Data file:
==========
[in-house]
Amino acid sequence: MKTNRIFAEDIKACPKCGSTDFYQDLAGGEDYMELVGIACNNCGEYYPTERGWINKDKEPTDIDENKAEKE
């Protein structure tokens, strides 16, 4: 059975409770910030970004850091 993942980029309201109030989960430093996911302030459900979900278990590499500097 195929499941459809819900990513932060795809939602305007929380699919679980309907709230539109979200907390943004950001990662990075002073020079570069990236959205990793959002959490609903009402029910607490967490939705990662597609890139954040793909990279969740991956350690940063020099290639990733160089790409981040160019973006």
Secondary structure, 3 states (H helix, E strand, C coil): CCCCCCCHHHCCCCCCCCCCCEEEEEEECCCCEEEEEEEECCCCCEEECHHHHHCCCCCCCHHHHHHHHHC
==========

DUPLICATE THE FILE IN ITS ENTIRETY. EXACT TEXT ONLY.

[in-house]
Amino acid sequence: MKTNRIFAEDIKACPKCGSTDFYQDLAGGEDYMELVGIACNNCGEYYPTERGWINKDKEPTDIDENKAEKE
């Protein structure tokens, strides 16, 4: 059975409770910030970004850091 993942980029309201109030989960430093996911302030459900979900278990590499500097 195929499941459809819900990513932060795809939602305007929380699919679980309907709230539109979200907390943004950001990662990075002073020079570069990236959205990793959002959490609903009402029910607490967490939705990662597609890139954040793909990279969740991956350690940063020099290639990733160089790409981040160019973006």
Secondary structure, 3 states (H helix, E strand, C coil): CCCCCCCHHHCCCCCCCCCCCEEEEEEECCCCEEEEEEEECCCCCEEECHHHHHCCCCCCCHHHHHHHHHC